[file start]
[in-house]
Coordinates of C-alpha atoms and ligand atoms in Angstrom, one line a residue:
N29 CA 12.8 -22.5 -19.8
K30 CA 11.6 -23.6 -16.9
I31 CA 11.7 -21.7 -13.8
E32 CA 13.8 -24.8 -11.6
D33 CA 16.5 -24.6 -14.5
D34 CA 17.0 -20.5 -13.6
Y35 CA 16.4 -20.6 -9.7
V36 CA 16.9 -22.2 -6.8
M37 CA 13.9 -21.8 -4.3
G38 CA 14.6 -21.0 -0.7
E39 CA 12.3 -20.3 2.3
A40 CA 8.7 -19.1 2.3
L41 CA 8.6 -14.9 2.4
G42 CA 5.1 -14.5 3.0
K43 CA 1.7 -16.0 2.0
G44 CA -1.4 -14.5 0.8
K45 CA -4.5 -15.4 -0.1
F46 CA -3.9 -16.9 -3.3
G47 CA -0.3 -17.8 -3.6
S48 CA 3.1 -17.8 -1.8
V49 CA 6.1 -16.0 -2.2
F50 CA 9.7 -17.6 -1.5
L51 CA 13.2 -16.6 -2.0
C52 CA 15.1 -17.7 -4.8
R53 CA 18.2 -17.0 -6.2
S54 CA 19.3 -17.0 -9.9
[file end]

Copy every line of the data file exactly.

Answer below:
[in-house]
Coordinates of C-alpha atoms and ligand atoms in Angstrom, one line a residue:
N29 CA 12.8 -22.5 -19.8
K30 CA 11.6 -23.6 -16.9
I31 CA 11.7 -21.7 -13.8
E32 CA 13.8 -24.8 -11.6
D33 CA 16.5 -24.6 -14.5
D34 CA 17.0 -20.5 -13.6
Y35 CA 16.4 -20.6 -9.7
V36 CA 16.9 -22.2 -6.8
M37 CA 13.9 -21.8 -4.3
G38 CA 14.6 -21.0 -0.7
E39 CA 12.3 -20.3 2.3
A40 CA 8.7 -19.1 2.3
L41 CA 8.6 -14.9 2.4
G42 CA 5.1 -14.5 3.0
K43 CA 1.7 -16.0 2.0
G44 CA -1.4 -14.5 0.8
K45 CA -4.5 -15.4 -0.1
F46 CA -3.9 -16.9 -3.3
G47 CA -0.3 -17.8 -3.6
S48 CA 3.1 -17.8 -1.8
V49 CA 6.1 -16.0 -2.2
F50 CA 9.7 -17.6 -1.5
L51 CA 13.2 -16.6 -2.0
C52 CA 15.1 -17.7 -4.8
R53 CA 18.2 -17.0 -6.2
S54 CA 19.3 -17.0 -9.9